In June 1948, Russia laid siege to Berlin, cutting off the flow of food and supplies over highways into the city. More than two million people faced economic collapse and starvation. The Americans, English, and French began a massive airlift to bring sustenance to the city and to thwart the Russian siege.
Gail Halvorsen was one of hundreds of U.S. pilots involved in the airlift. While in Berlin, he met a group of children standing by the airport watching the incoming planes. Though they hadn't asked for candy, he was impressed to share with them the two sticks of gum he had in his possession. Seeing how thrilled they were by this gesture, he promised to drop more candy to them the next time he flew to the area.
True to his word, as he flew in the next day, he wiggled the wings of his plane to identify himself, then dropped several small bundles of candy using parachutes crafted from handkerchiefs to slow their fall. Local newspapers picked up the story. Suddenly, letters addressed to "Uncle Wiggly Wings" began to arrive as the children requested candy drops in other areas of the city.
Enthusiasm spread to America, and candy contributions came from all across the country. Within weeks candy manufacturers began donating candy by the boxcar.
In May 1949, the highway blockade ended, and the airlift ended in September. But the story of Uncle Wiggly Wings and the candy-filled parachutes lives on-a symbol of human charity. (Summary and image from goodreads.com. I was provided a copy of the book in exchange for an honest review.)
Summary: I've known the story of the Berlin Candy Bomber, or Uncle Wiggly Wings for most of my life. It's always been a favorite, but the pleasure of reading the story from the source was immeasurably wonderful. Let me get this out of the way - there are a lot of typos and spelling errors. As a grammar freak, that was pretty distracting to me. There's also a lot of pilot-ese, and as I'm not a pilot, it bogged down the story for me a bit. But, was it worth it? Absolutely.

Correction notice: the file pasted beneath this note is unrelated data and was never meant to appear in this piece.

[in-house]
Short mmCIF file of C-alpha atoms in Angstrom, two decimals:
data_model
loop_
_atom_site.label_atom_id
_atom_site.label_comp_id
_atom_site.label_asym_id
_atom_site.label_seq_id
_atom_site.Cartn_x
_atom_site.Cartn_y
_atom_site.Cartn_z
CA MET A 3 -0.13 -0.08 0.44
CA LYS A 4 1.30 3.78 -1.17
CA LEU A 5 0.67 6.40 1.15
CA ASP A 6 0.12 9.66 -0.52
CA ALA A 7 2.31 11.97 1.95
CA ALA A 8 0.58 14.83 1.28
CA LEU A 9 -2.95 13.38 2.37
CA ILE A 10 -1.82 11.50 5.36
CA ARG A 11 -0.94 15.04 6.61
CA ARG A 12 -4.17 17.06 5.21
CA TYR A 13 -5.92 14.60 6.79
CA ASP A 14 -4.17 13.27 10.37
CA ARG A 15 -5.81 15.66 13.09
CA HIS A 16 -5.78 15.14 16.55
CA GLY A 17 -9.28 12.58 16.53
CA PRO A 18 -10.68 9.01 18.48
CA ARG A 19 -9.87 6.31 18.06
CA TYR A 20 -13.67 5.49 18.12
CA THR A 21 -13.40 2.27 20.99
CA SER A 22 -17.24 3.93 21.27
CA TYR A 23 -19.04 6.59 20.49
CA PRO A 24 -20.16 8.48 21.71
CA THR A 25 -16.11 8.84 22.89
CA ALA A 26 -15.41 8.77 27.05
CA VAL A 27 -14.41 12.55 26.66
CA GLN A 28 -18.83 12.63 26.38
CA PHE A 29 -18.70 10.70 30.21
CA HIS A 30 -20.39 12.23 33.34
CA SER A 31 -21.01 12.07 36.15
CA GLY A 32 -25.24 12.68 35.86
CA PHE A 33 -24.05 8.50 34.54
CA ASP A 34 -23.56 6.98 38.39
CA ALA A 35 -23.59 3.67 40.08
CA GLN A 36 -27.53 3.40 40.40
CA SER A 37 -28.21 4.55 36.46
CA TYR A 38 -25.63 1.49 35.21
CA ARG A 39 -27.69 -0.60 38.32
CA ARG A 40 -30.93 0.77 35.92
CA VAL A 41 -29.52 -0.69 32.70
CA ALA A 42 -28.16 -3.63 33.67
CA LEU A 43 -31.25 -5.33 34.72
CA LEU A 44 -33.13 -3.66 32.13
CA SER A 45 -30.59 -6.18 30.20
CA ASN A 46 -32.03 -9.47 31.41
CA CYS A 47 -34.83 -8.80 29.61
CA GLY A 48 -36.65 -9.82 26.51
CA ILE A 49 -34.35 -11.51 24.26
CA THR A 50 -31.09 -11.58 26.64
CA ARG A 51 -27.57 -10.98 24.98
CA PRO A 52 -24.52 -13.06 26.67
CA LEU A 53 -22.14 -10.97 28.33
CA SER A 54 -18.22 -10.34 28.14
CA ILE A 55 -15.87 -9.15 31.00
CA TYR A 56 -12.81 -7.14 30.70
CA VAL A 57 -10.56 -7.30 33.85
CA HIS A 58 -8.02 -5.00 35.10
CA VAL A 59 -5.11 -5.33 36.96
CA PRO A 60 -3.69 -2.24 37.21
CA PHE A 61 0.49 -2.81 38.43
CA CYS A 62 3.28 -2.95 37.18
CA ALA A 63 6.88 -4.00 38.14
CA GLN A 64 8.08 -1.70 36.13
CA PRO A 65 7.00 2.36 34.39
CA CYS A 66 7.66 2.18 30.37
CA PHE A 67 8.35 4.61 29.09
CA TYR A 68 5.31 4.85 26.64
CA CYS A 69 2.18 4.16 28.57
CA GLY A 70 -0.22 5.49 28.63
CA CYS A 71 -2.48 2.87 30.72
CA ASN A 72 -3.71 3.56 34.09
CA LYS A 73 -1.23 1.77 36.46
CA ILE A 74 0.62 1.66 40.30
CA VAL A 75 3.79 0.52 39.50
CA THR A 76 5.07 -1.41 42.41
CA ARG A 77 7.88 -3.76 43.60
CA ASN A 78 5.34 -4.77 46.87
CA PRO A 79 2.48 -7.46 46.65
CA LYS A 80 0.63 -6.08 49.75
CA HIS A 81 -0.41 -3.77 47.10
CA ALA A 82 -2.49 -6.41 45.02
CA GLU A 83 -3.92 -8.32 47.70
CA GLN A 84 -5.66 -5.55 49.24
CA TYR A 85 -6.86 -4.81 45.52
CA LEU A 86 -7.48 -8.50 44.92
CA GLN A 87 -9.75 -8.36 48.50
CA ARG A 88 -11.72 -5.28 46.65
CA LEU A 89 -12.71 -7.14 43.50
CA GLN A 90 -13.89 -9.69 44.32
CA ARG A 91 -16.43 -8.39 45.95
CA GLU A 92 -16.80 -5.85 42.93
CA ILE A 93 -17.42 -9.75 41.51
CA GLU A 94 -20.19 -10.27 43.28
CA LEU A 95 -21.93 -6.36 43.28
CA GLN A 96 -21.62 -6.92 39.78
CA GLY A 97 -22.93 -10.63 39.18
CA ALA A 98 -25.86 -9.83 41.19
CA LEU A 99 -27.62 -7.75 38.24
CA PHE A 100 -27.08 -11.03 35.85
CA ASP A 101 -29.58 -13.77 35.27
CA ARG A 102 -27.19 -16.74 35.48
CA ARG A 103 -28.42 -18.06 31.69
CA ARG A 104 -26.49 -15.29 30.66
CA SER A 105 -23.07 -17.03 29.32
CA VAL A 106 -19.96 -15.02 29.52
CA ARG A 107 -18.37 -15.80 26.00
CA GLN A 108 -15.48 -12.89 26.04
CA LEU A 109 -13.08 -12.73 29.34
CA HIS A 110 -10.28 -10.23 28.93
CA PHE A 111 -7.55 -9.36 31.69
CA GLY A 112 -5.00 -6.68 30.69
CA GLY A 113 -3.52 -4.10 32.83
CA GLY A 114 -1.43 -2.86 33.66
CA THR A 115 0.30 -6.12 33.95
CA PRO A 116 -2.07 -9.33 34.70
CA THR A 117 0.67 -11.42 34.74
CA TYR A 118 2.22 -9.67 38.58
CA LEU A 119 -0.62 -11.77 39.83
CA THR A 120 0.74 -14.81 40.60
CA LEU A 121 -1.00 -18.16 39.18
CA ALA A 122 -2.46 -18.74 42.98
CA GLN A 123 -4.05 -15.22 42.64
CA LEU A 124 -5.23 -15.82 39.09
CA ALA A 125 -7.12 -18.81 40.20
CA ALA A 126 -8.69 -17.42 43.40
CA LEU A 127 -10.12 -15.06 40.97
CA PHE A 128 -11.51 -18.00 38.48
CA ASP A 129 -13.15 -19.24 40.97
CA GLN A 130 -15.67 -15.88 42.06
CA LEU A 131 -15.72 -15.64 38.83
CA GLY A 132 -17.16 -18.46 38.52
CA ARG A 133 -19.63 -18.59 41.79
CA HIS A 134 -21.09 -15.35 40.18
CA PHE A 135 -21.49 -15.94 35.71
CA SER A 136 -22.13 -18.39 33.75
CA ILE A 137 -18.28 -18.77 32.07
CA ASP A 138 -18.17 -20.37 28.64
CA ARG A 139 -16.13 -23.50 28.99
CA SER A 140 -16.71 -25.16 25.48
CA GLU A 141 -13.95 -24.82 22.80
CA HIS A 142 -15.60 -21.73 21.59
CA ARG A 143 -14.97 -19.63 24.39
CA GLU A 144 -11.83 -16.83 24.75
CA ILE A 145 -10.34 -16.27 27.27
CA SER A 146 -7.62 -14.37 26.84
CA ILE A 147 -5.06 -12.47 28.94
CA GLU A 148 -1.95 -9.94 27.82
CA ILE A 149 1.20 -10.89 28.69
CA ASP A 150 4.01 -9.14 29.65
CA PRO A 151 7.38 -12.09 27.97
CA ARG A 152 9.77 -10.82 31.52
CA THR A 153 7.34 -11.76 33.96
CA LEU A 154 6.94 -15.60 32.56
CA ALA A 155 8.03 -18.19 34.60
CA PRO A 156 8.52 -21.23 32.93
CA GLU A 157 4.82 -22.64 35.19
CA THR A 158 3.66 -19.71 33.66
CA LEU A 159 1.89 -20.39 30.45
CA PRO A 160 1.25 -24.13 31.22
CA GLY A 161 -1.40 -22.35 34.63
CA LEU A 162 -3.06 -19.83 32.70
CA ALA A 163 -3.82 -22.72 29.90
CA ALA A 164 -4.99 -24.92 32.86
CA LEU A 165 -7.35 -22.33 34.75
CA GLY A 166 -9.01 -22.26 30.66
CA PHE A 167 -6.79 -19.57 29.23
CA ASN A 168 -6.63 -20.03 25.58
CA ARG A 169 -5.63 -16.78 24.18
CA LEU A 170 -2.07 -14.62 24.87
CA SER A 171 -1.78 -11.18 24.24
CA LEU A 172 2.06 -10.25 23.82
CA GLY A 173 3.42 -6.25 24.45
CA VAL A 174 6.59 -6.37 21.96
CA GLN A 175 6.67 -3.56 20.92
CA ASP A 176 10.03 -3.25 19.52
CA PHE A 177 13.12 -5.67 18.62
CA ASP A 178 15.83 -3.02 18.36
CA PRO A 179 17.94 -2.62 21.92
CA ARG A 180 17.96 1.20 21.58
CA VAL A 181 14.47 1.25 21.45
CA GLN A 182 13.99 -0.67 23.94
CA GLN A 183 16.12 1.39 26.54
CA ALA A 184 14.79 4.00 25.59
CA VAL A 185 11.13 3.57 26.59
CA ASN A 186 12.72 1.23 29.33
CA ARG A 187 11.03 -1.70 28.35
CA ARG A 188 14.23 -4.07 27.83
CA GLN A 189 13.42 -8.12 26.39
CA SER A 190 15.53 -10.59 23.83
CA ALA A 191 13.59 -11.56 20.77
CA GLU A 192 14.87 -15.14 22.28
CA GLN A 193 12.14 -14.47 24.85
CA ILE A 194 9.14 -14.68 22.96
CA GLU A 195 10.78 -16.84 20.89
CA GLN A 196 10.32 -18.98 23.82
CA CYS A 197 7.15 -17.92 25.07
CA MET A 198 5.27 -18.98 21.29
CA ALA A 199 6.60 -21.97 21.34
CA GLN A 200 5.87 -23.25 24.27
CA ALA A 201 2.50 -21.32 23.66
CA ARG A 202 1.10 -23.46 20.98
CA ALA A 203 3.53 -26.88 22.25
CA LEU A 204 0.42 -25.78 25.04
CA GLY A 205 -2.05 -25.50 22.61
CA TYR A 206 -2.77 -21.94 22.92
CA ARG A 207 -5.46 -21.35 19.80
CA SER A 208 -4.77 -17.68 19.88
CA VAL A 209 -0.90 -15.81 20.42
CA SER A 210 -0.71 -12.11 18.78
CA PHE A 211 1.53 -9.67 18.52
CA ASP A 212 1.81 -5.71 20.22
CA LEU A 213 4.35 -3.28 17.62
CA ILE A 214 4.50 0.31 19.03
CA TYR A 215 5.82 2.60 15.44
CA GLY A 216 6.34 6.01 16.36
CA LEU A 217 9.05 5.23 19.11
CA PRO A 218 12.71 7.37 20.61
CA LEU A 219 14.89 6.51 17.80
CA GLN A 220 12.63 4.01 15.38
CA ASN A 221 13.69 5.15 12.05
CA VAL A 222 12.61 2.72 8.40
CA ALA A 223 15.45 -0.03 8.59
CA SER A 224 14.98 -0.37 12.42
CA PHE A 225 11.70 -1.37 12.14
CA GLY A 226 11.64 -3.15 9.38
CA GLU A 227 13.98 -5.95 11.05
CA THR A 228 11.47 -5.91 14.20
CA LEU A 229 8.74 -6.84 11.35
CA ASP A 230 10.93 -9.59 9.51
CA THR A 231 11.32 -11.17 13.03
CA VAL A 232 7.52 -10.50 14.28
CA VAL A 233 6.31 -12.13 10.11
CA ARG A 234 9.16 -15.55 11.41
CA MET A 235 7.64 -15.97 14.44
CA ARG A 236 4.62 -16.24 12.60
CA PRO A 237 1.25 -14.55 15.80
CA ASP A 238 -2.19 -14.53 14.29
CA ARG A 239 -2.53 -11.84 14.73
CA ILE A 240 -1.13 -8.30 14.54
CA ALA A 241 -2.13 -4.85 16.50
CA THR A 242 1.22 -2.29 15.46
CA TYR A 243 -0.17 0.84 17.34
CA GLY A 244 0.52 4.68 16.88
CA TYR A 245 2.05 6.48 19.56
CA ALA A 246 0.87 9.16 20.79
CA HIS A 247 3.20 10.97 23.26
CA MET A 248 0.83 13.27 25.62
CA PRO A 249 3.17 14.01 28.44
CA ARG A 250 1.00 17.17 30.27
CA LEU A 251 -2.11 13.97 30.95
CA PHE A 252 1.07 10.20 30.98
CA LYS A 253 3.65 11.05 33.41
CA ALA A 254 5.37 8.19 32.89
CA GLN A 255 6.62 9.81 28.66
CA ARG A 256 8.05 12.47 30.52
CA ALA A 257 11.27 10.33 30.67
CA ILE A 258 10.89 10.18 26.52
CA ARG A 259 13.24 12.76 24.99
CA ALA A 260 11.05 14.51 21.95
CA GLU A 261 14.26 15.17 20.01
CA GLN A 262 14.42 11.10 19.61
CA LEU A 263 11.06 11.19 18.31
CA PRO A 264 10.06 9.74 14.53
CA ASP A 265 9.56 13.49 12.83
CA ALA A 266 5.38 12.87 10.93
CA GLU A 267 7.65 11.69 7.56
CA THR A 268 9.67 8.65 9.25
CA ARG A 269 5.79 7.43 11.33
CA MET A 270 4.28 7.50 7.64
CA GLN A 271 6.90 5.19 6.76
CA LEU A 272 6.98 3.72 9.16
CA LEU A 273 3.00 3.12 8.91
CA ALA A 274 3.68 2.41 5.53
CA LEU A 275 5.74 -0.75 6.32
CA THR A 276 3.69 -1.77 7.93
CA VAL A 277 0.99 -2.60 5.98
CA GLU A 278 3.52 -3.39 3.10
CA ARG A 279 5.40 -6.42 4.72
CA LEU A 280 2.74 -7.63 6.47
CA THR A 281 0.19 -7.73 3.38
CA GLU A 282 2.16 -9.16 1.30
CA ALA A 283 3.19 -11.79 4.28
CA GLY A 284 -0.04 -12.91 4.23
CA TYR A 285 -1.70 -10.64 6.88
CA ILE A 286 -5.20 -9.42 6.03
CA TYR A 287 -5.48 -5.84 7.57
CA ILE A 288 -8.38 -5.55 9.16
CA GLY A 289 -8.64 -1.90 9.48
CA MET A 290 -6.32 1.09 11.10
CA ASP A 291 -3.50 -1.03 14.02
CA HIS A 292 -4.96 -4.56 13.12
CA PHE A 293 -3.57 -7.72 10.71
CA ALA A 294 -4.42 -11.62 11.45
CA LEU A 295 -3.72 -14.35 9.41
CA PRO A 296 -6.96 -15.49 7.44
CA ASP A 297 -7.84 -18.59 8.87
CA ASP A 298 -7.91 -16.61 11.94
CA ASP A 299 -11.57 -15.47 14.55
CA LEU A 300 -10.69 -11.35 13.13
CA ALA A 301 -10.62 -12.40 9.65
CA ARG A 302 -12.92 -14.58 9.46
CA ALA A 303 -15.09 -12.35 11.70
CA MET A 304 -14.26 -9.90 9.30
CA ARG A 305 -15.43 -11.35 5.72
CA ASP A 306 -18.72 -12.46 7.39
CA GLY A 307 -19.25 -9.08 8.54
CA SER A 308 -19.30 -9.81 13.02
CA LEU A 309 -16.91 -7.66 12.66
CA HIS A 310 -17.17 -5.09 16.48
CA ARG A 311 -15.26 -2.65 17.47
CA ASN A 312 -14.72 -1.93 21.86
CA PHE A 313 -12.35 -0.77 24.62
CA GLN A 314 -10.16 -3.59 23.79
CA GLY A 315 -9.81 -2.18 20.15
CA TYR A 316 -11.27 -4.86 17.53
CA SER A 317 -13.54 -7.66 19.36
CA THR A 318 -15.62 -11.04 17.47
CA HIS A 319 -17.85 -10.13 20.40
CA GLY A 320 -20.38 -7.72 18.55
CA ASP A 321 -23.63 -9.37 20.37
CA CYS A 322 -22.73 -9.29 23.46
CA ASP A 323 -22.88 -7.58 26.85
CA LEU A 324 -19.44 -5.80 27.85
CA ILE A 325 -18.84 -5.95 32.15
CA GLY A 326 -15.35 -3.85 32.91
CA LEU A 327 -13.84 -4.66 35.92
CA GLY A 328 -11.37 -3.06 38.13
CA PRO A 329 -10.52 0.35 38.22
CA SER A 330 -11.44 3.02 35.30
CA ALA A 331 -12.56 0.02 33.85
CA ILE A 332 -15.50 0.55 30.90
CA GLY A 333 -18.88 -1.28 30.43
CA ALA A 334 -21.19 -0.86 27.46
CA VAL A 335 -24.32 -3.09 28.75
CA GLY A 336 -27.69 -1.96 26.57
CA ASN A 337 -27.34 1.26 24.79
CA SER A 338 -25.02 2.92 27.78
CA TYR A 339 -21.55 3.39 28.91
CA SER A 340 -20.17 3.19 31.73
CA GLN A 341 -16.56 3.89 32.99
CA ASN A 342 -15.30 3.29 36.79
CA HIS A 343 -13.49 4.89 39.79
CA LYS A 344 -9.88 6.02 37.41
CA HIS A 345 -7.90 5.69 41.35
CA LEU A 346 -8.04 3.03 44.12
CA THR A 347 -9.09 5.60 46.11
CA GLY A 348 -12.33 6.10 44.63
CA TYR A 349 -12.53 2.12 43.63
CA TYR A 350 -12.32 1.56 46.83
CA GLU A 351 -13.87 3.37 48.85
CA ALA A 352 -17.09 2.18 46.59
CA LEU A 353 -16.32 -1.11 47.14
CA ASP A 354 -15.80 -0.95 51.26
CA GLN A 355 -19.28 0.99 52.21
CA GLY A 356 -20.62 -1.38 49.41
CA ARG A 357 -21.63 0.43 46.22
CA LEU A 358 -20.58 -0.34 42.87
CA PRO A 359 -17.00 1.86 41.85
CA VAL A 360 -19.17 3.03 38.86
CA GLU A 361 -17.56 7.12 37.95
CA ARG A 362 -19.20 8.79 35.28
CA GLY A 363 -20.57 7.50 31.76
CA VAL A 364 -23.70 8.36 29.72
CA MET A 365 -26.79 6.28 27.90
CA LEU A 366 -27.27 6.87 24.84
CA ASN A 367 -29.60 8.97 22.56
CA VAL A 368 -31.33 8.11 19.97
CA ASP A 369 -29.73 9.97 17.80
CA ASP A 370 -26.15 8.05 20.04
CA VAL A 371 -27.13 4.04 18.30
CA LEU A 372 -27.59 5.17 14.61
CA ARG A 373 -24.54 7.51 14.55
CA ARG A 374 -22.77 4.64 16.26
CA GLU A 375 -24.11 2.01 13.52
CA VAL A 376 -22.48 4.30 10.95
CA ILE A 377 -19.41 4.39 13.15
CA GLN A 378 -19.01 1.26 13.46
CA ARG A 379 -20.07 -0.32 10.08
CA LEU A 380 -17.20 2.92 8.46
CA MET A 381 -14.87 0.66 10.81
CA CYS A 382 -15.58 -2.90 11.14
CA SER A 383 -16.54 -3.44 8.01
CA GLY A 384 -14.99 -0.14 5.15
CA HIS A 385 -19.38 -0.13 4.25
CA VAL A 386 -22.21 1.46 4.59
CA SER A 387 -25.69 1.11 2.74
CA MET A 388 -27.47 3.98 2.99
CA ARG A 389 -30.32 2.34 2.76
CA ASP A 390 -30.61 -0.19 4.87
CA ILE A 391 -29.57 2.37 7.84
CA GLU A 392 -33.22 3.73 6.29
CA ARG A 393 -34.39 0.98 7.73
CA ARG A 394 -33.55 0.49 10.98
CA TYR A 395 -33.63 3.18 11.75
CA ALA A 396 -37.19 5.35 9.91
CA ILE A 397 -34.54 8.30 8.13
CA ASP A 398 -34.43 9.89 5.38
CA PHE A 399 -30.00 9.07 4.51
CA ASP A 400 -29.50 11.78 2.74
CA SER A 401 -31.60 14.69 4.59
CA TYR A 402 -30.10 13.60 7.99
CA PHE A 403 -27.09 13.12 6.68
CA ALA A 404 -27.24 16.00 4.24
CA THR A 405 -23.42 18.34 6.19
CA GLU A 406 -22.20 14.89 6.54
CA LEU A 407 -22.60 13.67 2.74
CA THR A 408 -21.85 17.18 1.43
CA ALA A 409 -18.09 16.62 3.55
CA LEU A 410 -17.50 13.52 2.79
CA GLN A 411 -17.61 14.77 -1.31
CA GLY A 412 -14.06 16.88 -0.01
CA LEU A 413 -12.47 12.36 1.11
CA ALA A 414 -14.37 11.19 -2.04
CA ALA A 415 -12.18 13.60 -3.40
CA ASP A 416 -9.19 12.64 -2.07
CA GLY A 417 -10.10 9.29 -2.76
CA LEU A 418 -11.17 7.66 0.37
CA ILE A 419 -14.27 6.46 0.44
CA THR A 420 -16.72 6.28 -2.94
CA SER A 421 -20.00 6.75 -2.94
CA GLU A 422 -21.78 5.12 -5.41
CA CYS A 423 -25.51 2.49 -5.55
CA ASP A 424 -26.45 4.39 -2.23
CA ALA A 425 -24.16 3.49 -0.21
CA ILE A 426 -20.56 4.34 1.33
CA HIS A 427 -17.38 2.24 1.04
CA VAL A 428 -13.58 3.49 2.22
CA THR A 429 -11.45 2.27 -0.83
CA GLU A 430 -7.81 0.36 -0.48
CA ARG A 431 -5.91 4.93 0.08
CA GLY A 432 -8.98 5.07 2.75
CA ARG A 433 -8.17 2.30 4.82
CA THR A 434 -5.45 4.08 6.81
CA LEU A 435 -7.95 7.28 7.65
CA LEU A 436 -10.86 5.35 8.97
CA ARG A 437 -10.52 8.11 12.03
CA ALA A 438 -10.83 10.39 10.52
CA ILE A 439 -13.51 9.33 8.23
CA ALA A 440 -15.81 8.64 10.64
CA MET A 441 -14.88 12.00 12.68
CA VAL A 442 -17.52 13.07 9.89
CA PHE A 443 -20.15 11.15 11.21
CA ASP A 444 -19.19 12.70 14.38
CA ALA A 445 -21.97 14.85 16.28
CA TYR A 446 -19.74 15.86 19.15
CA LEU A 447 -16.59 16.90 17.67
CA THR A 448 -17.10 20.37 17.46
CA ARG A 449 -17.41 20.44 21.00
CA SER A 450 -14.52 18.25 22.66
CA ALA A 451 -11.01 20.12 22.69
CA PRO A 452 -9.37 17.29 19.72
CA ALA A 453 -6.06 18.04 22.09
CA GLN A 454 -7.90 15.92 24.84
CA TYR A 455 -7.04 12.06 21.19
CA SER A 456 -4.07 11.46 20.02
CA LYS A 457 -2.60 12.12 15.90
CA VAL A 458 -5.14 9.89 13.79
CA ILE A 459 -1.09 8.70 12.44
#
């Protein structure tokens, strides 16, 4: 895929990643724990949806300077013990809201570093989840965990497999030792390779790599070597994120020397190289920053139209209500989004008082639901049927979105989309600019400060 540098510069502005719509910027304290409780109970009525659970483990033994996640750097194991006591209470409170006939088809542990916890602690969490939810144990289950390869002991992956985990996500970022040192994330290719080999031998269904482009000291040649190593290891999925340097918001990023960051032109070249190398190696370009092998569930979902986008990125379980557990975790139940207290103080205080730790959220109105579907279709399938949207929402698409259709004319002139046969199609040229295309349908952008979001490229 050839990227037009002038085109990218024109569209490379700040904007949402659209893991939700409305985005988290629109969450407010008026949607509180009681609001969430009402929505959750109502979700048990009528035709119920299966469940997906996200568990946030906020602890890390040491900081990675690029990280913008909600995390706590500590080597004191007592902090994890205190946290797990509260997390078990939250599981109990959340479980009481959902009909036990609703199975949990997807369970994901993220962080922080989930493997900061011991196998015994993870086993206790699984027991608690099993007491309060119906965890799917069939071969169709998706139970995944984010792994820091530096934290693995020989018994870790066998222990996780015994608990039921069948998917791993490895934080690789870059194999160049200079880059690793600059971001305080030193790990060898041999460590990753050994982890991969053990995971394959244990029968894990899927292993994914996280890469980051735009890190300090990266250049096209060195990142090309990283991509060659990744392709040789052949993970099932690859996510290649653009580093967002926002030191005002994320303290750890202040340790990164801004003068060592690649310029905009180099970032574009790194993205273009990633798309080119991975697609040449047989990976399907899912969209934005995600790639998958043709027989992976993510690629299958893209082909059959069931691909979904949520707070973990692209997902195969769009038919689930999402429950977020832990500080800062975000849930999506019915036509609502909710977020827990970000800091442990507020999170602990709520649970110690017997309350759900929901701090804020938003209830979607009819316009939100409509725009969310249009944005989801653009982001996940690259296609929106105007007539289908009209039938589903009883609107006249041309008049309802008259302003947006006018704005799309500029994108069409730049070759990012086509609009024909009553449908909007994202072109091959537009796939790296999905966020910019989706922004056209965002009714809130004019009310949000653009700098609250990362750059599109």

Halverson talks about his experiences flying the blockades to deliver fuel and food to West Berlin in detail. He talks about how quickly the "Enemy" became human, and wonderful, incredible, amazing people at that. His promptings to do just a little more were so touching that I couldn't stop reading.
Halverson also writes at length about the consequences of his decision to "bomb" Berlin with candy. He talks about the few times they attempted to bomb East Berlin - which nearly ended in war, he talks about the opportunities and the blessings he and his family have experienced as a result of his decision to launch "Operation Little Vittles" -- which, as a side note, why don't we have awesome operation names like that anymore?
Of the most touching inclusions are the photographs and photocopies of the letters, maps, drawings, and pleas from the Berliner children. It was so heartwarming to see their gratitude, but to also see how it changed them for generations.
I received this book as a rereleased book - I think it's been republished three times now. My copy had what read as two or three epilogues, but it just strengthened the charm of the story. Halverson set out to make thirty kids smile. He ended up bringing hope to a beleaguered city and joy to generations of descendants. His story hasn't grown old. I doubt it ever will.
Rating: Four stars - I could have bumped it up had it received a little more thorough editing.